It is hard to balance everything and there’s no right or easy way to balance work with any type of health condition. I have had my fair share of struggles and an embarrassing amount of tears while surrounded by co-workers. At one point I thought I’d have to quit because there was no way I’d be able to face them again but I did.

If you are struggling just know that you are not alone.

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Migraine & Headache Awareness Month

National Headache and Migraine Month

June is National Migraine & Headache Awareness month.

In June, the migraine and headache communities come together to raise awareness and recognition of migraines and headaches as debilitating diseases. June is also a time to encourage people suffering in silence to find a specialist or a doctor to help them. It’s a month to talk about current treatment options and new ones that are being created. It’s a time to celebrate how far the community has come in the past few years.

One of the hardest parts about having chronic migraines is feeling alone and misunderstood. I really struggled trying to fit in while being in constant pain until I found the migraine community. Now I feel like I have people in my life who understand how I’m feeling and who I can turn to with questions.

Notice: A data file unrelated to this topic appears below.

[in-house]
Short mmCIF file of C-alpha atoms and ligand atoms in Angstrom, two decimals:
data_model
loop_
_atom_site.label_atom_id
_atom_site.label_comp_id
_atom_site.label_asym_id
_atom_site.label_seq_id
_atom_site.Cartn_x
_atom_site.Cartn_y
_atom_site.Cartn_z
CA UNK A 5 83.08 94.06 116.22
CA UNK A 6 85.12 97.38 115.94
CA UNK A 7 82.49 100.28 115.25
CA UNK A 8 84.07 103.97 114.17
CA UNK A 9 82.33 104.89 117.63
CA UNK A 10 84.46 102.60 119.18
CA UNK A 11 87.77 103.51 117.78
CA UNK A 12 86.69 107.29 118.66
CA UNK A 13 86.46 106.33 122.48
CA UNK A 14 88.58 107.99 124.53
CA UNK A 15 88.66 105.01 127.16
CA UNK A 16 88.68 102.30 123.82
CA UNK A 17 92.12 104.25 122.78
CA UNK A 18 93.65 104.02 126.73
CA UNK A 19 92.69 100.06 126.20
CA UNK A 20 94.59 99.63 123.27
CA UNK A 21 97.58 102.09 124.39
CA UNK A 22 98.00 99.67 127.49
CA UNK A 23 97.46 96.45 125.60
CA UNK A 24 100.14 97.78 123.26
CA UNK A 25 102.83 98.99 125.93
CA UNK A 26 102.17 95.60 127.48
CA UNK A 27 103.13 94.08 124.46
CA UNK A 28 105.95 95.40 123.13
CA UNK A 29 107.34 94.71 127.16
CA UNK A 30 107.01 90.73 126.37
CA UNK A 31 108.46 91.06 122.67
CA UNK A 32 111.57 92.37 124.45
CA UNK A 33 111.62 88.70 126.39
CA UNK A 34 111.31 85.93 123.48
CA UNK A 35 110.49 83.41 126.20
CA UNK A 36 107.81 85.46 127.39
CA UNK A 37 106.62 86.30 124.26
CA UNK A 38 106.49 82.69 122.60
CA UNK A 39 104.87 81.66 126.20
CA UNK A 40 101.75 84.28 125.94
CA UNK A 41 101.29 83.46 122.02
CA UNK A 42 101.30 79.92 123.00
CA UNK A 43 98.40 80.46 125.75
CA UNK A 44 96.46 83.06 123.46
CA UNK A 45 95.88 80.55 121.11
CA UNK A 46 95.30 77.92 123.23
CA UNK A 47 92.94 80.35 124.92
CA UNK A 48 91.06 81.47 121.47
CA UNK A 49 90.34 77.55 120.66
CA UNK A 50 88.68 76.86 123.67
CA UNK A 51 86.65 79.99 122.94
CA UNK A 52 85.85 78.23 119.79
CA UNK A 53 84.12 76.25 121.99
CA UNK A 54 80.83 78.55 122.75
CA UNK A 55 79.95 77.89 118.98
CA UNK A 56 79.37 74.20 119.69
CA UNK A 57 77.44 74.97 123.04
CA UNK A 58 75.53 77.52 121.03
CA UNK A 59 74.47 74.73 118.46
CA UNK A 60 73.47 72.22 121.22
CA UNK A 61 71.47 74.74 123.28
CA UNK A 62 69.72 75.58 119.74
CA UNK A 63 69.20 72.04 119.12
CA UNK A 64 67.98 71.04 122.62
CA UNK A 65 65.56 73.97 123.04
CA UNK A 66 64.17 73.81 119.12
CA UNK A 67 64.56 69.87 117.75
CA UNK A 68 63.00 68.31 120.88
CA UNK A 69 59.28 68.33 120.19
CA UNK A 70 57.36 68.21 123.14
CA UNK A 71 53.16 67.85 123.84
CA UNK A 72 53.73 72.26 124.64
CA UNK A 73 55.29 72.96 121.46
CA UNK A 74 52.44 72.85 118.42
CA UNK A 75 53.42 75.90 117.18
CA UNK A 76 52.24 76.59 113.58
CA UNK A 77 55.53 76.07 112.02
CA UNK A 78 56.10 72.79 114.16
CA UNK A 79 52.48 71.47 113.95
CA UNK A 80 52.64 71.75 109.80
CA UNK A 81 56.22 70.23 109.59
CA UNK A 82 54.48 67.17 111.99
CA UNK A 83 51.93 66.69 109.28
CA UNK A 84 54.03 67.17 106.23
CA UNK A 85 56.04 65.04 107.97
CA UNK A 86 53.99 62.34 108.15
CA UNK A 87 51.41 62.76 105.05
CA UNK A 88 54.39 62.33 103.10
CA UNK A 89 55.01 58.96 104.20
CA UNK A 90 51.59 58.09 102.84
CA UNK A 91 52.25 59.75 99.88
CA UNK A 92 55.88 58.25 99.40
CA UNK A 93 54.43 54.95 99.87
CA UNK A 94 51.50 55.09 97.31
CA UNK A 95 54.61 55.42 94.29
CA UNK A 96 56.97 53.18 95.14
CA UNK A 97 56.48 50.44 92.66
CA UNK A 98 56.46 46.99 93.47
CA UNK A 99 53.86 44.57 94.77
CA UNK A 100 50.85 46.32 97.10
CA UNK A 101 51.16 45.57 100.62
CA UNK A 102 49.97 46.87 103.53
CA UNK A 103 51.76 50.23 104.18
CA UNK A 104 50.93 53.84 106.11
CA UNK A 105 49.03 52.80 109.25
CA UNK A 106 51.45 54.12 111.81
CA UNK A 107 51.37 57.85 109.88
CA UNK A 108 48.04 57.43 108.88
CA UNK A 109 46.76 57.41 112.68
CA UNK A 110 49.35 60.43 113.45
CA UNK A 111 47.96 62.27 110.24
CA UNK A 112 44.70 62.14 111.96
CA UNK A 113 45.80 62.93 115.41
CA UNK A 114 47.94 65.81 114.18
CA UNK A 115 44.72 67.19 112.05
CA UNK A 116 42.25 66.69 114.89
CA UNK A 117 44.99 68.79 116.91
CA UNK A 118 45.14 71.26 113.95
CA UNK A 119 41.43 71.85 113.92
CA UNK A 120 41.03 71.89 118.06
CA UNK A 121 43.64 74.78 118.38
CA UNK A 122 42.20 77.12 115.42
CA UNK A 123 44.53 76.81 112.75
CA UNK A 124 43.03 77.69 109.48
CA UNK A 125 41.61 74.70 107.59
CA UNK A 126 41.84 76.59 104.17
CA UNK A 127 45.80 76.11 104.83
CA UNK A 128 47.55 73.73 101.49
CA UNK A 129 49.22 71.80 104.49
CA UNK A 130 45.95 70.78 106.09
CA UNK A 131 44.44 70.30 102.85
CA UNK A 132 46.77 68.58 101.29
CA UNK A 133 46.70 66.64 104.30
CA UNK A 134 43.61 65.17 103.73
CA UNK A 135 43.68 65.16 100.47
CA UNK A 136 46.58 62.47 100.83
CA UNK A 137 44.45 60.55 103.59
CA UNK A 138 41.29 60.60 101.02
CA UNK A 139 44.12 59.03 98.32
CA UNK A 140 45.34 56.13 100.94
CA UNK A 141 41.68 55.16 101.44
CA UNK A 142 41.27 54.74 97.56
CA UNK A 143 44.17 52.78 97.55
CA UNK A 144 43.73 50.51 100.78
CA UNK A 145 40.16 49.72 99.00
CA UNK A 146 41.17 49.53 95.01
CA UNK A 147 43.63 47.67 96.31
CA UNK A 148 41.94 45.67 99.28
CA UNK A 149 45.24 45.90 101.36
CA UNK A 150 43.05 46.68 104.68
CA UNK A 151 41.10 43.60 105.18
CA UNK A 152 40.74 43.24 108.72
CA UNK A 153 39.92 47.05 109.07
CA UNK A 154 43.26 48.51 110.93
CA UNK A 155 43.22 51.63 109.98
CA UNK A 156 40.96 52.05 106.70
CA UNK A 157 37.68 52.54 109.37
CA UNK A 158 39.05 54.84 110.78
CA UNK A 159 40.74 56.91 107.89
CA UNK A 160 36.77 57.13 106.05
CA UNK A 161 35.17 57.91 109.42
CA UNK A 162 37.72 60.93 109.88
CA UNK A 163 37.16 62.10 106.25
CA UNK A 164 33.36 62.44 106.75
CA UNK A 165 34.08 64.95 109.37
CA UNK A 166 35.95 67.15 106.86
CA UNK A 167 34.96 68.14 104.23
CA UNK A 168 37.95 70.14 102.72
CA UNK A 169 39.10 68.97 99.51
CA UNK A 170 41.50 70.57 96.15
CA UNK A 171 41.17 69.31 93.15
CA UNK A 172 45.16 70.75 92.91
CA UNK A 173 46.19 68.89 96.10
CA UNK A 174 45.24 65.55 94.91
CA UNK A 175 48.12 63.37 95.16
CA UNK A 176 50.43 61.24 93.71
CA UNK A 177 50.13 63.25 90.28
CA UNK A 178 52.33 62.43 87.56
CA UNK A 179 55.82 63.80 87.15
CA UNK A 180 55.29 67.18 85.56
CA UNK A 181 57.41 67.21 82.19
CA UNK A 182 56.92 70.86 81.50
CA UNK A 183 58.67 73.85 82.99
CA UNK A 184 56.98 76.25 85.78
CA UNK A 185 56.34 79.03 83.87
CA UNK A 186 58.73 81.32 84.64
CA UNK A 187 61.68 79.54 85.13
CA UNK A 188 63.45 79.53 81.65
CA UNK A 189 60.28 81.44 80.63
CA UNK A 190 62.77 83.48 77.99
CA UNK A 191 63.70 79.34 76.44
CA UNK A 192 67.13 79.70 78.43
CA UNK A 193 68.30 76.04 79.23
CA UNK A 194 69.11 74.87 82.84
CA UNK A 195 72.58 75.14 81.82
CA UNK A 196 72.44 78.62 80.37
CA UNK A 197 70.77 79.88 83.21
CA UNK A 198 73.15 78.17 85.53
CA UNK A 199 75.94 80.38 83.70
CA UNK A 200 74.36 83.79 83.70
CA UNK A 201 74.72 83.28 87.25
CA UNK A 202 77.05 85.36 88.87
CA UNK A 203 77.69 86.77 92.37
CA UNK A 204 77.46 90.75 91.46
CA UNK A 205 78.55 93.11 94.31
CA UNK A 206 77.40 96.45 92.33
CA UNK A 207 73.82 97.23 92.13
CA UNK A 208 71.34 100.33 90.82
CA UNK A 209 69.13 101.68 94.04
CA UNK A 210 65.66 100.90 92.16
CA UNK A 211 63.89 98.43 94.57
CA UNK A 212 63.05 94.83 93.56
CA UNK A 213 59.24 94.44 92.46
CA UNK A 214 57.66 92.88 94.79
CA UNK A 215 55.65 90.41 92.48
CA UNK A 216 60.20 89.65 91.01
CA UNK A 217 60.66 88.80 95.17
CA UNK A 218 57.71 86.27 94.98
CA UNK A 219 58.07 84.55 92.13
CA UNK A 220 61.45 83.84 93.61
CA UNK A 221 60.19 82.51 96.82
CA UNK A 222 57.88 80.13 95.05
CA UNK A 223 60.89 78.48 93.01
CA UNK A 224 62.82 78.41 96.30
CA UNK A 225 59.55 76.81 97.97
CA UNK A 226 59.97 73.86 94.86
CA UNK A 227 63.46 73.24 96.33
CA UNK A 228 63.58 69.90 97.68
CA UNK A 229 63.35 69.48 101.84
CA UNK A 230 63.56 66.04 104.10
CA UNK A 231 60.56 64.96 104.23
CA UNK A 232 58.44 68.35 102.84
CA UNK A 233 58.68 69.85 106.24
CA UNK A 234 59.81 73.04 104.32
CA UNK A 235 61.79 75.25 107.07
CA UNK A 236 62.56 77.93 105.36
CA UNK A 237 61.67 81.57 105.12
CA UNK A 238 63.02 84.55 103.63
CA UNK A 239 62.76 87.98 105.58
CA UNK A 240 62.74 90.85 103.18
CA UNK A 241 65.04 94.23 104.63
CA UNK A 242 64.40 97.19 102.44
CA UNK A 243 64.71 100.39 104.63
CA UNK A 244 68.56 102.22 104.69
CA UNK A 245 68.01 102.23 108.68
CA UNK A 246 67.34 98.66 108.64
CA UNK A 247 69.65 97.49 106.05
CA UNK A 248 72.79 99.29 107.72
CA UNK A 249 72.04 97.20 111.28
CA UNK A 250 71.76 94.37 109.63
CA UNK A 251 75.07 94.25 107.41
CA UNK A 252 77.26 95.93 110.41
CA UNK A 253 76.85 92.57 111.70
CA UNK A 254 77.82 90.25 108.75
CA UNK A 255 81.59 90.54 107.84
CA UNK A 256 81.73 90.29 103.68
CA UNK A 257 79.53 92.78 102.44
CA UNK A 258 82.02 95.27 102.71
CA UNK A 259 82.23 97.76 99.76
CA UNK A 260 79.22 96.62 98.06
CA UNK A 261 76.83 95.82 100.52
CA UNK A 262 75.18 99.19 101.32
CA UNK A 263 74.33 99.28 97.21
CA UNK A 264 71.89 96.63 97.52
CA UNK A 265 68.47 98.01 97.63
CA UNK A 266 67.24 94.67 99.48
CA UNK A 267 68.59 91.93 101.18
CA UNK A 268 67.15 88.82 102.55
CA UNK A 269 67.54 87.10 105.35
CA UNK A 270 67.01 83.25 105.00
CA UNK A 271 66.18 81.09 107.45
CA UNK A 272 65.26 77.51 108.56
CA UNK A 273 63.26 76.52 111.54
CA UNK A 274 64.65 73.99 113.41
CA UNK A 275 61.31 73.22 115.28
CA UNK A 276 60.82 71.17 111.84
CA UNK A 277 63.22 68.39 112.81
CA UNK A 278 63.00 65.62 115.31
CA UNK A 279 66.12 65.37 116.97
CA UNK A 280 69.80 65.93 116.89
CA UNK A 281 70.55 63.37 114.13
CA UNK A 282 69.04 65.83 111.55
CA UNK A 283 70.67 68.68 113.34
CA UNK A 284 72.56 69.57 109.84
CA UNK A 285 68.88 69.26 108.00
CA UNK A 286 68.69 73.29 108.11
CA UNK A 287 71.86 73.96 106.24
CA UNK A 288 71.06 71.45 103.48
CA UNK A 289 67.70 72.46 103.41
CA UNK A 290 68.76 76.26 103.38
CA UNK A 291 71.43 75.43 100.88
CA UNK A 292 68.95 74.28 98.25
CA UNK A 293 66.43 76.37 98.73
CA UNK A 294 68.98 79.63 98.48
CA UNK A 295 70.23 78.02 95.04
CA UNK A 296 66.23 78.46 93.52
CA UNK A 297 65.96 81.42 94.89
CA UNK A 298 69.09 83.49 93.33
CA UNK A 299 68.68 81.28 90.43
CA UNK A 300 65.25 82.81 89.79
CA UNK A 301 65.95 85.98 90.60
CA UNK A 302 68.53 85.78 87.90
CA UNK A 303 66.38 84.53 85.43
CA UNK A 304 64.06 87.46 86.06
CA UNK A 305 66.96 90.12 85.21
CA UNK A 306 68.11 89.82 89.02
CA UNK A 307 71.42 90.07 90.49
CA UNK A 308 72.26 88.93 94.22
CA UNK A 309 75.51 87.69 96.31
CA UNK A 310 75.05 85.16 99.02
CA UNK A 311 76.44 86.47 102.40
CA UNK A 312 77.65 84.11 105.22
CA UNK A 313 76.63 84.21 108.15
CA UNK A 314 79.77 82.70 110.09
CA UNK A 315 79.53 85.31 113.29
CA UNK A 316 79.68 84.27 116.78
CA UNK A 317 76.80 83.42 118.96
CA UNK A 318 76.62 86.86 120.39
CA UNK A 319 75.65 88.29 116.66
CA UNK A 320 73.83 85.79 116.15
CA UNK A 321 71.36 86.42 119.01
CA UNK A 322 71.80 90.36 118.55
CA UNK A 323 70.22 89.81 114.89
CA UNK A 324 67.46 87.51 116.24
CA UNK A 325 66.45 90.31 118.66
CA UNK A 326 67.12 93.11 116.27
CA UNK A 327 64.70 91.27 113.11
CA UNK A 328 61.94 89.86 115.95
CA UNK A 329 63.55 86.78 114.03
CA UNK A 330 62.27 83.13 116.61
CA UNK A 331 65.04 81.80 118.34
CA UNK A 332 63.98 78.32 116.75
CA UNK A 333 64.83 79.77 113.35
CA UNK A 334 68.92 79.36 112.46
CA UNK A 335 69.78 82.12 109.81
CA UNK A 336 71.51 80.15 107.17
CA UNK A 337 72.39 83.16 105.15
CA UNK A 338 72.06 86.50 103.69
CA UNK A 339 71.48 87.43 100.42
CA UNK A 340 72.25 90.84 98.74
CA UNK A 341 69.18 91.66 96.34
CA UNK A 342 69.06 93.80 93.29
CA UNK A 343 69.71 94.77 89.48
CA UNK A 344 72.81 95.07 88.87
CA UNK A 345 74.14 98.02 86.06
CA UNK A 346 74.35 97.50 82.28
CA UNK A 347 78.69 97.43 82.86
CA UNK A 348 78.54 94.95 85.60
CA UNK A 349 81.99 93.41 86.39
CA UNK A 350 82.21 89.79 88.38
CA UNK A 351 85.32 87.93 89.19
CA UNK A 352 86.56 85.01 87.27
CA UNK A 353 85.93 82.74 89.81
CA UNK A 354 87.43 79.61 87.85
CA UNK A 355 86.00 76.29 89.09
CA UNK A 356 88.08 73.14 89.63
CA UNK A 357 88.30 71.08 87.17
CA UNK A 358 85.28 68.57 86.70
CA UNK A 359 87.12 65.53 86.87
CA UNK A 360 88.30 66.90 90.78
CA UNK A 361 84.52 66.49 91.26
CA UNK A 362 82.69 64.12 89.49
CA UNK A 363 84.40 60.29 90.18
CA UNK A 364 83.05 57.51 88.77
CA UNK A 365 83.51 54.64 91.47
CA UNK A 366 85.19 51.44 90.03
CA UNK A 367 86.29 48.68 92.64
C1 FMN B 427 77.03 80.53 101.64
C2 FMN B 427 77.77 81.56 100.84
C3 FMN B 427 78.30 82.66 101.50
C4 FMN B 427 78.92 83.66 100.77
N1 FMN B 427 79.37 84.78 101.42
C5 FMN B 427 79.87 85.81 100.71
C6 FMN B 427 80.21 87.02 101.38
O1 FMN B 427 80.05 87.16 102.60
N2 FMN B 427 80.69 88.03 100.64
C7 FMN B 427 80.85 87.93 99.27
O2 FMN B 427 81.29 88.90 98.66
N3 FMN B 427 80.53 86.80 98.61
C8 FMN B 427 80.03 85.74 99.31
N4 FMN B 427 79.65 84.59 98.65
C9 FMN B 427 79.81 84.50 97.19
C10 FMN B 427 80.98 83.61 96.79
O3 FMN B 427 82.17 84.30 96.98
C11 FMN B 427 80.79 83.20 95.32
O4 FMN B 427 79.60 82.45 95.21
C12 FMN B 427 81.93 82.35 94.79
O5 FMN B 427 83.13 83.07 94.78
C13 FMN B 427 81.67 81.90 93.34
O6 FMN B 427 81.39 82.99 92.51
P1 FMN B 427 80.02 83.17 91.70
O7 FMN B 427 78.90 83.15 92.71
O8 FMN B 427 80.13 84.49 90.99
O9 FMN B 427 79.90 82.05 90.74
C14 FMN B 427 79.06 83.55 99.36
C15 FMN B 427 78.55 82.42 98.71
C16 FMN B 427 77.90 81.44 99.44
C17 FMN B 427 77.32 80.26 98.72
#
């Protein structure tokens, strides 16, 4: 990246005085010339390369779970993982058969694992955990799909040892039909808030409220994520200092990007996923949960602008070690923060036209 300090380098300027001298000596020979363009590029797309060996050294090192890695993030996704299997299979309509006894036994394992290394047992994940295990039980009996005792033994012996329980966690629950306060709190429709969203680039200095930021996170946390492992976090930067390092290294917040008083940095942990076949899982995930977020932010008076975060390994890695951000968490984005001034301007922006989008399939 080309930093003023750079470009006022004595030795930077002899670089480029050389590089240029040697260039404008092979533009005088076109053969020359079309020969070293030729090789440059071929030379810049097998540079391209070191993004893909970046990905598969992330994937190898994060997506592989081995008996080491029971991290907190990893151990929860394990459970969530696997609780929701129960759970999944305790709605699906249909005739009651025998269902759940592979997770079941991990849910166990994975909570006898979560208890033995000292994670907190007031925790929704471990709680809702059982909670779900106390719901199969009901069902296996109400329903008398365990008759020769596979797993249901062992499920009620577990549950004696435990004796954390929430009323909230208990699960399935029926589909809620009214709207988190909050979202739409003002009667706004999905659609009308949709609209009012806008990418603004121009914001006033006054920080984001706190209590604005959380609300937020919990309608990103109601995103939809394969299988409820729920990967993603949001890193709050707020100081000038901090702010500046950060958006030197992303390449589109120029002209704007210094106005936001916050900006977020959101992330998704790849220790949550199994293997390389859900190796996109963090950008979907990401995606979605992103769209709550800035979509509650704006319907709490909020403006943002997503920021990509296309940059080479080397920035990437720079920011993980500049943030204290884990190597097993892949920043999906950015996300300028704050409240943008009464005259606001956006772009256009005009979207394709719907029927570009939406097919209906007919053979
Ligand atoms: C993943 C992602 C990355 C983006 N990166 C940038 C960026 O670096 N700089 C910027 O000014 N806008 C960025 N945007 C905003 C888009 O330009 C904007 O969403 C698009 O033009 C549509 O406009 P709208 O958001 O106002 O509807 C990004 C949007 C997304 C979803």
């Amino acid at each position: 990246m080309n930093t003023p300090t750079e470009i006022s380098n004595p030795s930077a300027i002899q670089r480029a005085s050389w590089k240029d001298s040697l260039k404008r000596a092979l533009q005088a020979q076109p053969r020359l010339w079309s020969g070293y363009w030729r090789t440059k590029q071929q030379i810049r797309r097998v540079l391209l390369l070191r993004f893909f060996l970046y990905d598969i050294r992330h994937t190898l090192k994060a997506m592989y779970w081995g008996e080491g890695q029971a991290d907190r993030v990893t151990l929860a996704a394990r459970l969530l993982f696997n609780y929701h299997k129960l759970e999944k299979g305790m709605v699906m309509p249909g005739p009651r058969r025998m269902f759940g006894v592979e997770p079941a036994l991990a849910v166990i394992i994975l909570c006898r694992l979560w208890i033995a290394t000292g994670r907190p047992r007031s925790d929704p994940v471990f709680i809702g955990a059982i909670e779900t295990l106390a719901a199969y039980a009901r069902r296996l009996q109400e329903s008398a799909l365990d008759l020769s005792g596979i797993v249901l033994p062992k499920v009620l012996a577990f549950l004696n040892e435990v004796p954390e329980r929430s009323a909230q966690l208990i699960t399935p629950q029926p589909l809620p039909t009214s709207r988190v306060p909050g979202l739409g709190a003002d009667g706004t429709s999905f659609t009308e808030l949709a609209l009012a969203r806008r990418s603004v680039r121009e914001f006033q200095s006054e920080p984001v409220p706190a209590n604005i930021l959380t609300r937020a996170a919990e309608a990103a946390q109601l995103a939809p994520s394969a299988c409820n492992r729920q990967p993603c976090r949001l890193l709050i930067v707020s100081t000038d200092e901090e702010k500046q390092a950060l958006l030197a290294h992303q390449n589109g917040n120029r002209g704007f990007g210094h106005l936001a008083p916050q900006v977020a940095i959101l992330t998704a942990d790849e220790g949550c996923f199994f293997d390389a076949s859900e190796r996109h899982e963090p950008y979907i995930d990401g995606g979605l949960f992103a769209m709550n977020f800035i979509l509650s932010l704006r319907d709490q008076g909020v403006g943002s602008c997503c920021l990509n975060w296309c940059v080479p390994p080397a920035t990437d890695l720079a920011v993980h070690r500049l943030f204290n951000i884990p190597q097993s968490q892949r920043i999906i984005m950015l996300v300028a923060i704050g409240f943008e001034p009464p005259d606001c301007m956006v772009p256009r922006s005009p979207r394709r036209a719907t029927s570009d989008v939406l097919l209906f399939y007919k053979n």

I wrote about my migraine story in 2018 and a lot has changed since then. The biggest thing that has changed is that I learned to advocate for myself. Instead of staying with a neurologist who pushed the same medication over and over I found a new neurologist who actually listens to me. I have so many more treatment options and I feel like a whole new world has been opened up to me.

I have put so many medications and treatments into my body in hopes of treating my migraines. I have had horrific side effects and have been sick for months because of these medications. I’ve gained weight, lost weight, and felt really crummy. I’ve tried diets, physical therapy, and different doctors. There is no cure but there is always hope. 

I’ll be talking about migraines and headaches a lot this month. I never expected to find a migraine community through blogging but I have. Blogging about my migraine journey has been really beneficial for me and I hope I’ve been able to help others know that they are not alone in this.

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Photo by Volodymyr Hryshchenko on Unsplash

 

 

 

 

5 Ways I’m Staying Sane in Quarantine

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Happy Monday, my friends! This is the day that I dread all weekend long. For some reason I never want to go back to work after the weekend. It’s not terrible now that I’m working from home but it’s still hard.

As an introvert, this stay at home order should be a dream come true. I love working from home and not leaving the house. However, it is hard because I do enjoy grocery shopping and browsing the aisles at Target. I also live close to my parents and am used to seeing them every week. I have a lot of anxiety about not being able to leave the house and it’s caused me to have quite a few panic attacks.